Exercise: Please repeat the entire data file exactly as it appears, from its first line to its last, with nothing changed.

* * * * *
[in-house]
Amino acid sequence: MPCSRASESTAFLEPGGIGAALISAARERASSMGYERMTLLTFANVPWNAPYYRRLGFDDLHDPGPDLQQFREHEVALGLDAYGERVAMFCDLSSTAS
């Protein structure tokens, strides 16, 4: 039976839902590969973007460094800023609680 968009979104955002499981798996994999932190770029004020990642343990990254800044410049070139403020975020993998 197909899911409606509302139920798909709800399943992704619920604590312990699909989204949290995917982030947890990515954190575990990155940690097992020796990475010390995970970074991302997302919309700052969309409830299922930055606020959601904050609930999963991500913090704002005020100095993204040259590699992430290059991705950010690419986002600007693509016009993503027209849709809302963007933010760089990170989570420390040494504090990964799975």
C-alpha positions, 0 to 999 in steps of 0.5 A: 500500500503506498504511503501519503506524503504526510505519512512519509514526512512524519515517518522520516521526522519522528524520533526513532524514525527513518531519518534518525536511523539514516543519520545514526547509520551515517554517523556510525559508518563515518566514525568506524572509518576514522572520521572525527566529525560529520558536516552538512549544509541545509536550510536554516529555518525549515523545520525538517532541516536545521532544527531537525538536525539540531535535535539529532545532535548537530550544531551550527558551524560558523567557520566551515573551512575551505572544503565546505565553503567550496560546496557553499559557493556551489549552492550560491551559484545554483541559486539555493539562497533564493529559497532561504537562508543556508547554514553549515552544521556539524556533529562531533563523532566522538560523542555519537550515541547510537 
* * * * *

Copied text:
[in-house]
Amino acid sequence: MPCSRASESTAFLEPGGIGAALISAARERASSMGYERMTLLTFANVPWNAPYYRRLGFDDLHDPGPDLQQFREHEVALGLDAYGERVAMFCDLSSTAS
């Protein structure tokens, strides 16, 4: 039976839902590969973007460094800023609680 968009979104955002499981798996994999932190770029004020990642343990990254800044410049070139403020975020993998 197909899911409606509302139920798909709800399943992704619920604590312990699909989204949290995917982030947890990515954190575990990155940690097992020796990475010390995970970074991302997302919309700052969309409830299922930055606020959601904050609930999963991500913090704002005020100095993204040259590699992430290059991705950010690419986002600007693509016009993503027209849709809302963007933010760089990170989570420390040494504090990964799975």
C-alpha positions, 0 to 999 in steps of 0.5 A: 500500500503506498504511503501519503506524503504526510505519512512519509514526512512524519515517518522520516521526522519522528524520533526513532524514525527513518531519518534518525536511523539514516543519520545514526547509520551515517554517523556510525559508518563515518566514525568506524572509518576514522572520521572525527566529525560529520558536516552538512549544509541545509536550510536554516529555518525549515523545520525538517532541516536545521532544527531537525538536525539540531535535535539529532545532535548537530550544531551550527558551524560558523567557520566551515573551512575551505572544503565546505565553503567550496560546496557553499559557493556551489549552492550560491551559484545554483541559486539555493539562497533564493529559497532561504537562508543556508547554514553549515552544521556539524556533529562531533563523532566522538560523542555519537550515541547510537 